Ana Hinojosa and Eric Choy, the Executive Director and Deputy Executive Director of the Trade Remedy Law Enforcement Branch, respectively, and their Customs and Border Protection team were awarded the Safety, Security and Business Medal international organizations for their efforts in combating forced labor in products imported into the United States.
This team was also the recipient of the People’s Choice Award, which gives members of the public the opportunity to select their favorite from all of the nominees.
Michelle Daniels, Charles Eldridge and Ryan Jones, Housing Programs Specialist, Program Analyst and Deputy Director of the Ministry of Housing and Urban Development, respectively, led their team’s reception of the Management Excellence Medal for their work in providing housing assistance to the children aging outside the foster care system.
“With this program, it has propelled my life, it allowed me to take the advantage,” said Adaora Onuora, recipient of the program, during the ceremony.
The program, which offers rental vouchers and support services to children between the ages of 18 and 24 who have left the foster home, now enjoys bipartite support.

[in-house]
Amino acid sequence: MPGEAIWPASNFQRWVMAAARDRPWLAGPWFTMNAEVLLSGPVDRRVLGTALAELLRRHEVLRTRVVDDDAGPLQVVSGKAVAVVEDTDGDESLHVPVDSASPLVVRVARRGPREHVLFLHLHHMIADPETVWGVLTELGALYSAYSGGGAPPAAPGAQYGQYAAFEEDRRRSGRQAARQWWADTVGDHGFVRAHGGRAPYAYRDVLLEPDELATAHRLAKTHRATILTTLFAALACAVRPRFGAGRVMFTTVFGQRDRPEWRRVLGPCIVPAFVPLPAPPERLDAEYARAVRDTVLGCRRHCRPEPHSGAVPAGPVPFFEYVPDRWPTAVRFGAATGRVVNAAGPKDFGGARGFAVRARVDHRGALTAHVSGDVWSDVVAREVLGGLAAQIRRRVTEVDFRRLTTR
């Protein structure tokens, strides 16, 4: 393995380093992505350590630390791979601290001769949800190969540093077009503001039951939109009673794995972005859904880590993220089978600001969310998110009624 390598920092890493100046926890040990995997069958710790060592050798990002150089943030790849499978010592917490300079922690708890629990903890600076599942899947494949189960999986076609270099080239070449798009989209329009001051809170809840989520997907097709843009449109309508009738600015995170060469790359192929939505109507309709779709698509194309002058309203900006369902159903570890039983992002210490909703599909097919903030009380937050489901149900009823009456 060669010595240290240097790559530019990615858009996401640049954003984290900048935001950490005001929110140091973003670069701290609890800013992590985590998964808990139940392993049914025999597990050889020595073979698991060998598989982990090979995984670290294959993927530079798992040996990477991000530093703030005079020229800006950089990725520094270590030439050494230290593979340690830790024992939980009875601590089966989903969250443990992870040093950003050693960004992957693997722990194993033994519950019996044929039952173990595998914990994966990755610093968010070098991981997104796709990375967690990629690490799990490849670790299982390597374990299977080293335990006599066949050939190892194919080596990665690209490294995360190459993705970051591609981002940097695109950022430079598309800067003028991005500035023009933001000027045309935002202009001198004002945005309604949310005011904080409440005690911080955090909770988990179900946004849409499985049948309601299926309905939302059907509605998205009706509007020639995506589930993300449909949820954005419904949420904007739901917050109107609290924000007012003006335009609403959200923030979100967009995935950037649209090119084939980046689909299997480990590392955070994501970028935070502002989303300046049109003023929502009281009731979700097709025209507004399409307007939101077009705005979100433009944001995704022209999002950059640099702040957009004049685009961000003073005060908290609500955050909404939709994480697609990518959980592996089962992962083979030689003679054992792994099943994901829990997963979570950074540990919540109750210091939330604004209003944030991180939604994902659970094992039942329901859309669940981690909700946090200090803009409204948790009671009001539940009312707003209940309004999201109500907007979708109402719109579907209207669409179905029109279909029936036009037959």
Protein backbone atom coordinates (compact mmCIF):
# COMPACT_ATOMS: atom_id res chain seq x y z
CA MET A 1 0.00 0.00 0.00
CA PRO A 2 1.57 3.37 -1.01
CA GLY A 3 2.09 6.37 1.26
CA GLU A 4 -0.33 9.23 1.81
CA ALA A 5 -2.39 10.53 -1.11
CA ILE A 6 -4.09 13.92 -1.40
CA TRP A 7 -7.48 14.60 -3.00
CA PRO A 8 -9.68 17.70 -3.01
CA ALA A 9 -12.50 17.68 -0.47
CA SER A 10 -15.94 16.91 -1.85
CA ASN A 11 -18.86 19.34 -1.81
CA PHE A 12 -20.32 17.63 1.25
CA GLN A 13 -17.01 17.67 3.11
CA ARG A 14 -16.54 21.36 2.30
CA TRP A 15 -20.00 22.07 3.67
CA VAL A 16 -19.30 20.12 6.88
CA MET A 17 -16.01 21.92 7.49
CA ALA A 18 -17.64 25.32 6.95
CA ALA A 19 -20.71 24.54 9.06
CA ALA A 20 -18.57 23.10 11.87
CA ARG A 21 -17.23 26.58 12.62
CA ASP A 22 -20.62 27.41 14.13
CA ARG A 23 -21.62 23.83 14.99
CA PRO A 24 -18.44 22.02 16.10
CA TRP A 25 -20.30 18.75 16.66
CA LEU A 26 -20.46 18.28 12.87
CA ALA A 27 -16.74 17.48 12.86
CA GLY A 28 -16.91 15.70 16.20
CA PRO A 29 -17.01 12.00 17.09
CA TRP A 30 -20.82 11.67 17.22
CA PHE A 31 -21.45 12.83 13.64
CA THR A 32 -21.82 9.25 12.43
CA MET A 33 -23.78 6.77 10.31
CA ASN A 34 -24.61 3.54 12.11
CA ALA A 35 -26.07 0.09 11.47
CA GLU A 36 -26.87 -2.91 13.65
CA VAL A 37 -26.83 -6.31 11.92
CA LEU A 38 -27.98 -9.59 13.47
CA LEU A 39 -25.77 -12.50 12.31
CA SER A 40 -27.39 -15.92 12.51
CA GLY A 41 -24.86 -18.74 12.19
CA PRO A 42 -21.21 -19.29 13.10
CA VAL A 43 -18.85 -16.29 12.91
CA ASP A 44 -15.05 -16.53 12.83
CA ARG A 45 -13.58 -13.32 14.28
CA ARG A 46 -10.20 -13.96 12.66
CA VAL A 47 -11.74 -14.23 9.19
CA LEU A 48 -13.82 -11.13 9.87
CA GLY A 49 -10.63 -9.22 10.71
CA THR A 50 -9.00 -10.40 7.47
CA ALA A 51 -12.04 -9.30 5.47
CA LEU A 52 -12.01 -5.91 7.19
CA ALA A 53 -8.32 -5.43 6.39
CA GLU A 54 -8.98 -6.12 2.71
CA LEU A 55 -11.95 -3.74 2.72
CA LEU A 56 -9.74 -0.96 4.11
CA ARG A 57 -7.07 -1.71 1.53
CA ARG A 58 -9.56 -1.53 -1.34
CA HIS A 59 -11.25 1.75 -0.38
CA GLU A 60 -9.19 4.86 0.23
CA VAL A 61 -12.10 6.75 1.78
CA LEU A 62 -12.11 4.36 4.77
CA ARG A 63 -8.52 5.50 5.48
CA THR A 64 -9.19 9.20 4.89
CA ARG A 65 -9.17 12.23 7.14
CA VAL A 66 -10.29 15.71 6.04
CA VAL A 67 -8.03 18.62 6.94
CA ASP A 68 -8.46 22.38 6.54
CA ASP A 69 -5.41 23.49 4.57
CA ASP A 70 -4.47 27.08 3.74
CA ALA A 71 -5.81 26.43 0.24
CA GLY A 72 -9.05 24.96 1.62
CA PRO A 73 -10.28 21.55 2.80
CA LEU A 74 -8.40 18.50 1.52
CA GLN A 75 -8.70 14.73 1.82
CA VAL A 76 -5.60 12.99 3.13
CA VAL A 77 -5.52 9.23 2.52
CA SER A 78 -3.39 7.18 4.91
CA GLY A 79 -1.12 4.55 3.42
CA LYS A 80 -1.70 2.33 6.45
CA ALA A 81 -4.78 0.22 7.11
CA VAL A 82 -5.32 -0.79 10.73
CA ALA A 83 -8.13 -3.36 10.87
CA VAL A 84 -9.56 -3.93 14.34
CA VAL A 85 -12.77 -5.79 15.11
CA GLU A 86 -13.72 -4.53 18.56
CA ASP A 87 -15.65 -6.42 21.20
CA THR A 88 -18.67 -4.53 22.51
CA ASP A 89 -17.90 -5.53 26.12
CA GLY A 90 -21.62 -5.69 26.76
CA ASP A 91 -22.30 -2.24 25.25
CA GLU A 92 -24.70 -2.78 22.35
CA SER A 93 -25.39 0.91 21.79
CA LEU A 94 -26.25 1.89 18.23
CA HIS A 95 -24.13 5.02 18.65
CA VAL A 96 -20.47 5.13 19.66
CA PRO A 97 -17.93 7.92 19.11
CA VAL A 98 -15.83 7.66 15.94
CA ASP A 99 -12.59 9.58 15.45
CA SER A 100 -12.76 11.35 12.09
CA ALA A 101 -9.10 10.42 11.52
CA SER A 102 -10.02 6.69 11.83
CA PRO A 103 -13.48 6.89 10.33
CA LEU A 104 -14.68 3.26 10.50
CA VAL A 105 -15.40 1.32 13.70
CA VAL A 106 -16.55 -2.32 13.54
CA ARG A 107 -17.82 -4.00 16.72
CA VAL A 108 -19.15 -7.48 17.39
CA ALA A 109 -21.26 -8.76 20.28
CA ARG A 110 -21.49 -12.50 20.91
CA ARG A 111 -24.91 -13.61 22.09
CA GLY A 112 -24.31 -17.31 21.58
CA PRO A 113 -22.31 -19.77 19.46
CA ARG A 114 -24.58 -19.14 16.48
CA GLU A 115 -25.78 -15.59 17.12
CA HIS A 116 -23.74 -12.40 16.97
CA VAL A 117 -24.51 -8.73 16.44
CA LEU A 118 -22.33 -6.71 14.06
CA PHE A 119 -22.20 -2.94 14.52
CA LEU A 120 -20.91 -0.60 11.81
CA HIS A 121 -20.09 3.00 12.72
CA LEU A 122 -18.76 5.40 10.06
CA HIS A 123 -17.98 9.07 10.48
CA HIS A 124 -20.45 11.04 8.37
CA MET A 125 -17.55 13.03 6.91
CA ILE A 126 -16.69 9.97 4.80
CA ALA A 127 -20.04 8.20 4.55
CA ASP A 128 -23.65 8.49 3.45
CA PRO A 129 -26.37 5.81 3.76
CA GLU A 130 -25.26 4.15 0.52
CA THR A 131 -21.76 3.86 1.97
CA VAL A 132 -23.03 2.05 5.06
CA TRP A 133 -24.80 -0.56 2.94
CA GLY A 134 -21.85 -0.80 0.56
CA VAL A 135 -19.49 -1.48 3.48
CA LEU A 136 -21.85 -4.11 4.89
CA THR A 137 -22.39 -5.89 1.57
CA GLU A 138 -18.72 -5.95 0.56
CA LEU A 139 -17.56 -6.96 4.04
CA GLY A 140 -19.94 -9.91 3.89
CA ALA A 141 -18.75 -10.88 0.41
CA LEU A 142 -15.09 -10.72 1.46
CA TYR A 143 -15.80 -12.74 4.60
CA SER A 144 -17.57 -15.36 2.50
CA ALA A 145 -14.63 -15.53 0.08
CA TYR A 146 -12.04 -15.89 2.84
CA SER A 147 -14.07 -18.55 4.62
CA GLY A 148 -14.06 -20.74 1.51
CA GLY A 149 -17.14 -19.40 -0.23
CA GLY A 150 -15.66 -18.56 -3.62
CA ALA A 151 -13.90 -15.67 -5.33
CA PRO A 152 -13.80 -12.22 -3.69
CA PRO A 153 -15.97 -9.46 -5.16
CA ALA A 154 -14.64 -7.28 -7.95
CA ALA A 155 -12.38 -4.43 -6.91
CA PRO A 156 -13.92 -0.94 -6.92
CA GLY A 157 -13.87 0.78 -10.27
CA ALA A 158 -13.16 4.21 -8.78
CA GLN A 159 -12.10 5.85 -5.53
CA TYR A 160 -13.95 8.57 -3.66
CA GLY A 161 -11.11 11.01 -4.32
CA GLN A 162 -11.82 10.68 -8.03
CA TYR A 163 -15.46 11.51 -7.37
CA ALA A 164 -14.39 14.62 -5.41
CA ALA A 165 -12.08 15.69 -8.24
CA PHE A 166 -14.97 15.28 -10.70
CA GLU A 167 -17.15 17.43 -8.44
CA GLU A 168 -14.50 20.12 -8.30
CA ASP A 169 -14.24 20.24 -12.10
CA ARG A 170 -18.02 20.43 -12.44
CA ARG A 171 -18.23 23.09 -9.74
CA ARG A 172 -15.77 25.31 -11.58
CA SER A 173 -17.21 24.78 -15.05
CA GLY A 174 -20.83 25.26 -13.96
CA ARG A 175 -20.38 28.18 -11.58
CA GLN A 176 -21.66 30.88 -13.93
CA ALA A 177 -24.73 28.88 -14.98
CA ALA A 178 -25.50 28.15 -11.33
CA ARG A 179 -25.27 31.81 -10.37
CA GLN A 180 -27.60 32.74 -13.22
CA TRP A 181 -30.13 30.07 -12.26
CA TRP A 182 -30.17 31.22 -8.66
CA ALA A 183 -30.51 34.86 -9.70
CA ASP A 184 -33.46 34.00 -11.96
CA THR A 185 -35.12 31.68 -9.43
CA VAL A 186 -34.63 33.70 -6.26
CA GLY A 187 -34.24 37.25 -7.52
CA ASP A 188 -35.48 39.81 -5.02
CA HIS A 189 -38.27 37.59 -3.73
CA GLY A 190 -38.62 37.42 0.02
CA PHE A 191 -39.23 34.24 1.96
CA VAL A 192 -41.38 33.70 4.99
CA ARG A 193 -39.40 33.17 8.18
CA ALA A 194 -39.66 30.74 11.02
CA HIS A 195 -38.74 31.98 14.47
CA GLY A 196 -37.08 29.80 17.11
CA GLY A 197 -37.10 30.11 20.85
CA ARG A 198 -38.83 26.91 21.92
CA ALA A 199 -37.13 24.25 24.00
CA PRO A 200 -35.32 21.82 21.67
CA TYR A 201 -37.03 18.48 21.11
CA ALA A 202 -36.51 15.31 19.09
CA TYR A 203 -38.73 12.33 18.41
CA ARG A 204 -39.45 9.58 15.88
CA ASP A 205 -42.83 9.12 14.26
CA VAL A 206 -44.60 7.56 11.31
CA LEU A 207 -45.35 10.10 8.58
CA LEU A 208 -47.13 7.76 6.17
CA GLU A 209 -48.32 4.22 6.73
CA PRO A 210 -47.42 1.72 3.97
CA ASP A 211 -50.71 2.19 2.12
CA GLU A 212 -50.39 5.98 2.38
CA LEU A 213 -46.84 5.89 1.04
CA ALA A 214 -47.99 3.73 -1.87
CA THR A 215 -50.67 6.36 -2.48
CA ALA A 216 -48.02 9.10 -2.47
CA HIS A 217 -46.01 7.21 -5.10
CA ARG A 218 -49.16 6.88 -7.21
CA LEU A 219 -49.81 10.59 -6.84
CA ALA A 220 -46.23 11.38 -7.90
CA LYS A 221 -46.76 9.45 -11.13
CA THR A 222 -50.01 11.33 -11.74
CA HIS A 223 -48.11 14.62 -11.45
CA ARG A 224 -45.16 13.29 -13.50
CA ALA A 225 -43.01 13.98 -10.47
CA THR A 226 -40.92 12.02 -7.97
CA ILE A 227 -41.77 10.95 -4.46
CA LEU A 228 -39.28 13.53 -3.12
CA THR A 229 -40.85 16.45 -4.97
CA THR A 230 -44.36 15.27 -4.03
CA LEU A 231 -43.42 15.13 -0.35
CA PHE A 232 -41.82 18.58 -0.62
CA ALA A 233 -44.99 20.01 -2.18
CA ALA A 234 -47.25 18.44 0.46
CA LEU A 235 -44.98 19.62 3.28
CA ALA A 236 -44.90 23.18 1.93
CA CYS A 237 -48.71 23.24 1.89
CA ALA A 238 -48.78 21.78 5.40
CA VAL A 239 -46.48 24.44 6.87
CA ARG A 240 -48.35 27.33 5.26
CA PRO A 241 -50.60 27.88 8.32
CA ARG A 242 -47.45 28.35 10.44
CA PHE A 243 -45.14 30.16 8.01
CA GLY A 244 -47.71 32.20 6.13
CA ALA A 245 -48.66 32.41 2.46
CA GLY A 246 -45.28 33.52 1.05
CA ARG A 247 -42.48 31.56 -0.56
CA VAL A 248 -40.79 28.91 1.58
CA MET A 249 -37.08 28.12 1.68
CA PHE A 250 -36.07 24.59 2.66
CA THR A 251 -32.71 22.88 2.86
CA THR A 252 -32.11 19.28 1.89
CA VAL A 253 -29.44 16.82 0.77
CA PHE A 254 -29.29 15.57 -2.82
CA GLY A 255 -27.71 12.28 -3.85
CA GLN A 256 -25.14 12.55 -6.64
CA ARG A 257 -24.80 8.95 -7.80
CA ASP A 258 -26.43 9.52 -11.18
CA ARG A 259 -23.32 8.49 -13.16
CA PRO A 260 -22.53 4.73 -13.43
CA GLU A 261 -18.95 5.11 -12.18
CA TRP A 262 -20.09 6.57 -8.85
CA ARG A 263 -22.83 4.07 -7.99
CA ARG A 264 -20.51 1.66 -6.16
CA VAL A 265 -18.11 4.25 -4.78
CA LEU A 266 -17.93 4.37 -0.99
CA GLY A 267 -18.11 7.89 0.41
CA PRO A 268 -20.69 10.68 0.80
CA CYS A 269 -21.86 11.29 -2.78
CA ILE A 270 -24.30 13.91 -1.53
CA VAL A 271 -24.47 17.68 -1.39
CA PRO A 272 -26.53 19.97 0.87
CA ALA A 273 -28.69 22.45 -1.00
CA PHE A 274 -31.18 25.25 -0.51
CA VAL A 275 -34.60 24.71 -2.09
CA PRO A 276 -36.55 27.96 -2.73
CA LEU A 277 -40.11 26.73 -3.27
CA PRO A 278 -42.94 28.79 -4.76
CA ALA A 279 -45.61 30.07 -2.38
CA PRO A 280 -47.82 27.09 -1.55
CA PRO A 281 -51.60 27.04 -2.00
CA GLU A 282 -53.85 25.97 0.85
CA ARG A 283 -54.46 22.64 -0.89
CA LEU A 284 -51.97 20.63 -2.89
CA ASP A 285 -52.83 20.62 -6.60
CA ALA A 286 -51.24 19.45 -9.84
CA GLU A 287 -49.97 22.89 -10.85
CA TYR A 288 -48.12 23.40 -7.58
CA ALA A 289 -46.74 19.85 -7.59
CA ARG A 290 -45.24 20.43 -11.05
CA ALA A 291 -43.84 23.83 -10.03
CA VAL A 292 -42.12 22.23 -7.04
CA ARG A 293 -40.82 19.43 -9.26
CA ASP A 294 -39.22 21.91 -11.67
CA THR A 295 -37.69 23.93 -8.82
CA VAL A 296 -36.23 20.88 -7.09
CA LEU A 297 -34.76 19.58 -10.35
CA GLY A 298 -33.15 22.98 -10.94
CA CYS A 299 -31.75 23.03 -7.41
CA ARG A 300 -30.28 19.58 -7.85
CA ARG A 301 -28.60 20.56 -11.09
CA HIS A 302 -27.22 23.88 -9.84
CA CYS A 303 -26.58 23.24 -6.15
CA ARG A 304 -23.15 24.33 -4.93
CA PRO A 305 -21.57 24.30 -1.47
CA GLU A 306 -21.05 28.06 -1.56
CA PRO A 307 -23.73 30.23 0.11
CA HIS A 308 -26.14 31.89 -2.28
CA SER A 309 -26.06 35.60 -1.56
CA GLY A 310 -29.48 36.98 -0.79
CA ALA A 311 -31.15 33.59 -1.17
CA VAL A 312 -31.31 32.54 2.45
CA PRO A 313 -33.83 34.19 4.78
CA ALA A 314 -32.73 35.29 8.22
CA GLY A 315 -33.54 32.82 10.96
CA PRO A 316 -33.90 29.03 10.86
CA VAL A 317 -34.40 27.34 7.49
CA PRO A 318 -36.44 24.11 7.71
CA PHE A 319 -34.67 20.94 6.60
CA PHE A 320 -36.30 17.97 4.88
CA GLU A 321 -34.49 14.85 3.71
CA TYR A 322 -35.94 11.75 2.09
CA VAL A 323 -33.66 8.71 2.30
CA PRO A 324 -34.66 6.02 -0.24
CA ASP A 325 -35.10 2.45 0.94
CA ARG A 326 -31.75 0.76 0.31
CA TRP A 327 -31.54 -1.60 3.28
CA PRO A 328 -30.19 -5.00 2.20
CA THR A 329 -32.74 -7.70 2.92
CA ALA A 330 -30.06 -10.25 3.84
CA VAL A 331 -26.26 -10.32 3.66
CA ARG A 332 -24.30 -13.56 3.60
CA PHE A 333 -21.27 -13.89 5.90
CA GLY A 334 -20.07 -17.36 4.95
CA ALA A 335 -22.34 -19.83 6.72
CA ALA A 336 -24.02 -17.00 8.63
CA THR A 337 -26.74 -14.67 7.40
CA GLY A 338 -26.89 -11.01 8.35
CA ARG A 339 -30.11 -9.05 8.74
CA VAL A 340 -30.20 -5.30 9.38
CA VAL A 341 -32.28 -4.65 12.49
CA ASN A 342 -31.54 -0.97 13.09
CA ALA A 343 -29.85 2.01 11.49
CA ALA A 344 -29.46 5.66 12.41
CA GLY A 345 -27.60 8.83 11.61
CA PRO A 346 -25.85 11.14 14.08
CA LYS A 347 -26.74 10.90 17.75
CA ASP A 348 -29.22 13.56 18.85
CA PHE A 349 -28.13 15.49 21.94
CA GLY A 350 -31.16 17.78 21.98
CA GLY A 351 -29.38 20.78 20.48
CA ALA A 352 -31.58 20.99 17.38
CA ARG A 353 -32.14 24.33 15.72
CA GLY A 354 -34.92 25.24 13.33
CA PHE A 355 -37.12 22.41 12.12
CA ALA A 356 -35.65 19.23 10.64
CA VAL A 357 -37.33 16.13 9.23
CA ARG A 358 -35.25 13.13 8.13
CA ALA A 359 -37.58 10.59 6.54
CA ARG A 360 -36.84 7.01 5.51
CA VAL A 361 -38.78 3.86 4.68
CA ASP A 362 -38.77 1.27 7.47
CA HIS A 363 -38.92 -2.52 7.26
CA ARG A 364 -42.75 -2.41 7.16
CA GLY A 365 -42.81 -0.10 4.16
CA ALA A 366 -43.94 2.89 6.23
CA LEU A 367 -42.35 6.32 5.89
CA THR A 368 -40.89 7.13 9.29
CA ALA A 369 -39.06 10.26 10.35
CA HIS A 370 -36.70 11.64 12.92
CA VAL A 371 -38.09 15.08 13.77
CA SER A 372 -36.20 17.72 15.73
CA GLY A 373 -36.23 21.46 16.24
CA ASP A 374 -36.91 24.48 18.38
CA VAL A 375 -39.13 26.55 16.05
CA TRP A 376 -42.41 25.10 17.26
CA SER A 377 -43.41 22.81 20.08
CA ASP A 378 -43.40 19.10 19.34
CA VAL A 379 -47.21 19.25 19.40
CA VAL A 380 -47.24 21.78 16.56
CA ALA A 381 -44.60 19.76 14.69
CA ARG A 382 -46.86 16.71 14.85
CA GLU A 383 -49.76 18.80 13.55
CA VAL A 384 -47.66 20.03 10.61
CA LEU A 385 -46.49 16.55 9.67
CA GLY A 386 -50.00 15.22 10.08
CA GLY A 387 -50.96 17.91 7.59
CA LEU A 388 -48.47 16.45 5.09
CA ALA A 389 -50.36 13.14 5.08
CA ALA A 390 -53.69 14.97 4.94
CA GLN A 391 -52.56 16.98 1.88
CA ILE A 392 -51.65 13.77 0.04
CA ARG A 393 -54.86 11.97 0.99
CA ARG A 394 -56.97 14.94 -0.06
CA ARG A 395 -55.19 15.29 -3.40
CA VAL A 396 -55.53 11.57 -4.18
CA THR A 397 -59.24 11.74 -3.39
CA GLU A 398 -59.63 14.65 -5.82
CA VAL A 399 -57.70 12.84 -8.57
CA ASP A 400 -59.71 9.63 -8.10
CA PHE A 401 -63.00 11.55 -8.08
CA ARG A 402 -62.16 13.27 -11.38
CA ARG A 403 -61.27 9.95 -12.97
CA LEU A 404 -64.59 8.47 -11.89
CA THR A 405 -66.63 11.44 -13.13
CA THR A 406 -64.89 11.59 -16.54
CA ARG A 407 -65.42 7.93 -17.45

âThis is an extraordinary change in American social policy,â said Ruthie White, executive director of the National Center for Housing and Child Welfare, in a press release. âI have spoken to hundreds of young people who have these vouchers and the stories are poignant and in many cases almost failed about experiencing homelessness.
Evan kwerel, Senior Economic Advisor in the Office of Economics and Analysis of the Federal Communication Commission, received the Paul A. Volcker Career Achievement Award, for his leadership in spectrum auctions to allocate public airwaves to transmission sound, data and video while raising over $ 200 billion for the government in revenue.